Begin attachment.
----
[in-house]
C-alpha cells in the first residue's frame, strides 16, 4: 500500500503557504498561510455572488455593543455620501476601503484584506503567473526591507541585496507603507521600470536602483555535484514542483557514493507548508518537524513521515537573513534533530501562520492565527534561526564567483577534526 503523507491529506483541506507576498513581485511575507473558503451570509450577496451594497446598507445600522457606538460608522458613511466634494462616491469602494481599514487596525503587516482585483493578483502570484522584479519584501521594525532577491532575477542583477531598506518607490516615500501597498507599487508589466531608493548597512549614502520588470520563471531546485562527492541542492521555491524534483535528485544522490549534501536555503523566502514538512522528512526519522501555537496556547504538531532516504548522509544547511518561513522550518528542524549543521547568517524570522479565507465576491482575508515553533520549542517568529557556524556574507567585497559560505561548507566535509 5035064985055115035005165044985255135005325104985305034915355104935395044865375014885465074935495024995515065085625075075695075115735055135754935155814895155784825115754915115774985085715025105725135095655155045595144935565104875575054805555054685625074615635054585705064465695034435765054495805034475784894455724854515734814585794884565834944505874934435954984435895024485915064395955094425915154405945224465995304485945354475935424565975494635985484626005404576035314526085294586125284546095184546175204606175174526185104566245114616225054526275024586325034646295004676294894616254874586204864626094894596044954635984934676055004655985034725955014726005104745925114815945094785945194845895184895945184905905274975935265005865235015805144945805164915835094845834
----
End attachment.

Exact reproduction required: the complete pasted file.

[in-house]
C-alpha cells in the first residue's frame, strides 16, 4: 500500500503557504498561510455572488455593543455620501476601503484584506503567473526591507541585496507603507521600470536602483555535484514542483557514493507548508518537524513521515537573513534533530501562520492565527534561526564567483577534526 503523507491529506483541506507576498513581485511575507473558503451570509450577496451594497446598507445600522457606538460608522458613511466634494462616491469602494481599514487596525503587516482585483493578483502570484522584479519584501521594525532577491532575477542583477531598506518607490516615500501597498507599487508589466531608493548597512549614502520588470520563471531546485562527492541542492521555491524534483535528485544522490549534501536555503523566502514538512522528512526519522501555537496556547504538531532516504548522509544547511518561513522550518528542524549543521547568517524570522479565507465576491482575508515553533520549542517568529557556524556574507567585497559560505561548507566535509 5035064985055115035005165044985255135005325104985305034915355104935395044865375014885465074935495024995515065085625075075695075115735055135754935155814895155784825115754915115774985085715025105725135095655155045595144935565104875575054805555054685625074615635054585705064465695034435765054495805034475784894455724854515734814585794884565834944505874934435954984435895024485915064395955094425915154405945224465995304485945354475935424565975494635985484626005404576035314526085294586125284546095184546175204606175174526185104566245114616225054526275024586325034646295004676294894616254874586204864626094894596044954635984934676055004655985034725955014726005104745925114815945094785945194845895184895945184905905274975935265005865235015805144945805164915835094845834